The American Lung Association’s “Open Airways for Schools” program for children, ages 8 to 11, is an excellent place to start because the materials and format have already been created. Open Airways can provide an important service for children with asthma whose disease often goes undetected or undertreated.

Does your community have a summer camp program for children with asthma? These camps typically offer comprehensive asthma education to grade school and middle school children in a 1-week residential or day camp atmosphere. You can assist your patients and your community by helping recruit campers and volunteers. Many of the volunteers who staff these camps are asthma and allergy specialists, pulmonologists, and respiratory and nursing staff from hospitals and medical practices. HME providers can contribute important expertise and problem-solving skills. Clinical staff that have not worked in the home care environment are often at a disadvantage when trying to provide respiratory care in the field. They welcome the insight and solutions HME providers can provide. By volunteering for programs like asthma camp, you can make an important contribution, and distinguish yourself from the competition at the same time.

The American Association for Respiratory Care and the American Thoracic Society have become increasingly involved in the National Heart, Lung, and Blood Institute “Test Your Lungs—Know Your Numbers” drive, encouraging physician’s offices to provide basic spirometry screening for everyone. This is in response to the unfortunate fact that so much lung disease goes undetected until it reaches an advanced stage or an acute crisis. Community screening events require competent staff to perform the testing. Community health screens can specifically target children, adults, or both. HME providers can work with physicians’ offices and respiratory therapy departments to provide leadership in planning, promoting, and executing the events.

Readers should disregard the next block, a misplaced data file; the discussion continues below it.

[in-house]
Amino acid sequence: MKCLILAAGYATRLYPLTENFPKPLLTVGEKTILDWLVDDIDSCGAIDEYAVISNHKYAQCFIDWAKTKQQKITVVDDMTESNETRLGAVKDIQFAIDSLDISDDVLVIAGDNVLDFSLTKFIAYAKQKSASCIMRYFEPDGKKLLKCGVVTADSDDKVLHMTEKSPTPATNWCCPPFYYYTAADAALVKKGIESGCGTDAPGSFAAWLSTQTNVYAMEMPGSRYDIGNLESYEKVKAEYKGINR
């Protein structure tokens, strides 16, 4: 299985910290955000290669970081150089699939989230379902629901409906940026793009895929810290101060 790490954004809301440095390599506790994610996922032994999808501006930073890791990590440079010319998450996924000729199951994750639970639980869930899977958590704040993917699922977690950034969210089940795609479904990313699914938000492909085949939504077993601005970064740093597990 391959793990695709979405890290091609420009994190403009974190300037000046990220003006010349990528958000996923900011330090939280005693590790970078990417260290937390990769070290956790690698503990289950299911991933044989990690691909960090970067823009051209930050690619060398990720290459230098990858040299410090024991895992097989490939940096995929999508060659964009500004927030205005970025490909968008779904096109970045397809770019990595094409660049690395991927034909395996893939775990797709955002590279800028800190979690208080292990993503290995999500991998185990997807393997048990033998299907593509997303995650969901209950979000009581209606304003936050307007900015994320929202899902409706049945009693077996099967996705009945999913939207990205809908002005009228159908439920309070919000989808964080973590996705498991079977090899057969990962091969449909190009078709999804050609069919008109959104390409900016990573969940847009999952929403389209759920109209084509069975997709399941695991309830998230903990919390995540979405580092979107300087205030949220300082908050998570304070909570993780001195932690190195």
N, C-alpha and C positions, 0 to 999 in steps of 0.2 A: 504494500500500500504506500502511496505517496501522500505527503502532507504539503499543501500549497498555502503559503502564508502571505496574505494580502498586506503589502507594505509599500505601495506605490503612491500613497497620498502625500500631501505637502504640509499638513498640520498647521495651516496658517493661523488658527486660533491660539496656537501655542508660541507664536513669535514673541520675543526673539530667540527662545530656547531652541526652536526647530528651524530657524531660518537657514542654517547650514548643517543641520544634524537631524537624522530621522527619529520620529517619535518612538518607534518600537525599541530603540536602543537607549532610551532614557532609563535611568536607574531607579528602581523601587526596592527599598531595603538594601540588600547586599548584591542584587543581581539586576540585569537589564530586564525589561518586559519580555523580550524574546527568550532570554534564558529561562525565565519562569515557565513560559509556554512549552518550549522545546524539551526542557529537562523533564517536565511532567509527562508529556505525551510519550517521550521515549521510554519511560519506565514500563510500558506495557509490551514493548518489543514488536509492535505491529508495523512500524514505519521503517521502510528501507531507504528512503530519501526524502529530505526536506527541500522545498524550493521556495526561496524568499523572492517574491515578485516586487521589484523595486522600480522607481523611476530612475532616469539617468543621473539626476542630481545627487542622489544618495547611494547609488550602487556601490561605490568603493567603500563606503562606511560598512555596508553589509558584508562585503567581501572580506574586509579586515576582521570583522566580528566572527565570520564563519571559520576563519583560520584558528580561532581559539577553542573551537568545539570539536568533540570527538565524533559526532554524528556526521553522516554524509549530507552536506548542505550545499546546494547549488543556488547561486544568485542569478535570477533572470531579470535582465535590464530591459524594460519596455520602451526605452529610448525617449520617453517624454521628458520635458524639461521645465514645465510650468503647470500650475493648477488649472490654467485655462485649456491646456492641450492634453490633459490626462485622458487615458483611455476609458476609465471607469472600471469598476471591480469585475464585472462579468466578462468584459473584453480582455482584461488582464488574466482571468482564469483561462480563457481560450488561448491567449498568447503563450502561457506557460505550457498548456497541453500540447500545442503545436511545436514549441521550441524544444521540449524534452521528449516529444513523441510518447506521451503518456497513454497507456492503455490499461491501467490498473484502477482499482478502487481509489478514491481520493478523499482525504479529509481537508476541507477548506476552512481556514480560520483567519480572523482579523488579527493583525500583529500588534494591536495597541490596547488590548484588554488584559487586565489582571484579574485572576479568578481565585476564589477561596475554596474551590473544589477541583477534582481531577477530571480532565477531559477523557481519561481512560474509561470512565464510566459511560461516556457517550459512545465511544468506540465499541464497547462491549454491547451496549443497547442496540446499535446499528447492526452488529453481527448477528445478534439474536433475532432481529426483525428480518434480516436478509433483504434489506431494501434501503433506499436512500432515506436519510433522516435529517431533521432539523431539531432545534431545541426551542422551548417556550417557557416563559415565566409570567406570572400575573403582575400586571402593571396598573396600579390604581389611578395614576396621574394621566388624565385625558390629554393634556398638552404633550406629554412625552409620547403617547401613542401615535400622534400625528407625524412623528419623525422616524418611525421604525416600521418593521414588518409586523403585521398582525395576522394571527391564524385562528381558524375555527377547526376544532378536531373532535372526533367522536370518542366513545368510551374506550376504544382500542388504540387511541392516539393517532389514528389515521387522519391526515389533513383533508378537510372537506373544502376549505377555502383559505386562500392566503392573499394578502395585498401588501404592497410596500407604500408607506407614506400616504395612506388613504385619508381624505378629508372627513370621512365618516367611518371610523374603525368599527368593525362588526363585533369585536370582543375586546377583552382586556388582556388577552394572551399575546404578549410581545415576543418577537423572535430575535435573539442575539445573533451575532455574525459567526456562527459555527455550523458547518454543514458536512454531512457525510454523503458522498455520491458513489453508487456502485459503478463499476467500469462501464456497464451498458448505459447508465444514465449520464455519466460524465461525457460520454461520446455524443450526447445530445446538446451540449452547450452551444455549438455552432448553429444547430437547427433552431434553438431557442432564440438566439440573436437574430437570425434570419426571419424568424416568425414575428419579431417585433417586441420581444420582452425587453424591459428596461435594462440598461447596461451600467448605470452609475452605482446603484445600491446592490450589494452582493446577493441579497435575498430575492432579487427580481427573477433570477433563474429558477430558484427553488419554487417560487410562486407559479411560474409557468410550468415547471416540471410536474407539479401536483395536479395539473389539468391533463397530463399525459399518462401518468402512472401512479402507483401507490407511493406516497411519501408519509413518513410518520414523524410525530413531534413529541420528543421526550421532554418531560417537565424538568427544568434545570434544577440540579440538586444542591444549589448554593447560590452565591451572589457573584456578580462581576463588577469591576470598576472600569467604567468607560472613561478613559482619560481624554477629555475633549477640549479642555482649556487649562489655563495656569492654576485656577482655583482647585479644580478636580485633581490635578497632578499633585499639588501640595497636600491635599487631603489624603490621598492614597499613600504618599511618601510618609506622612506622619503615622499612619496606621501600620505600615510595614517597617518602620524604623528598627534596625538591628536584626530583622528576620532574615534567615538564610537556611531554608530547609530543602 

Providing our patients with access to important resources and encouraging them to get involved in managing their disease can make the difference between merely providing equipment and the satisfaction that comes with knowing we made a difference. And becoming involved in our health care community can have tangible payoffs as well. In time, we can stop seeing our clients as “referral sources,” and begin to know them as fellow associates. Before long, they will see each of us as a competent, committed professional rather than as just another “sales rep.” A demonstrated commitment to making a difference in the community can keep us connected and position ourselves as real leaders. The opportunity is knocking; we have only to open the door.

John A. Wolfe, RRT, works at Poudre Valley Hospital in Fort Collins, Colo. He can be reached via email; johnalfredwolfe@comcast.net.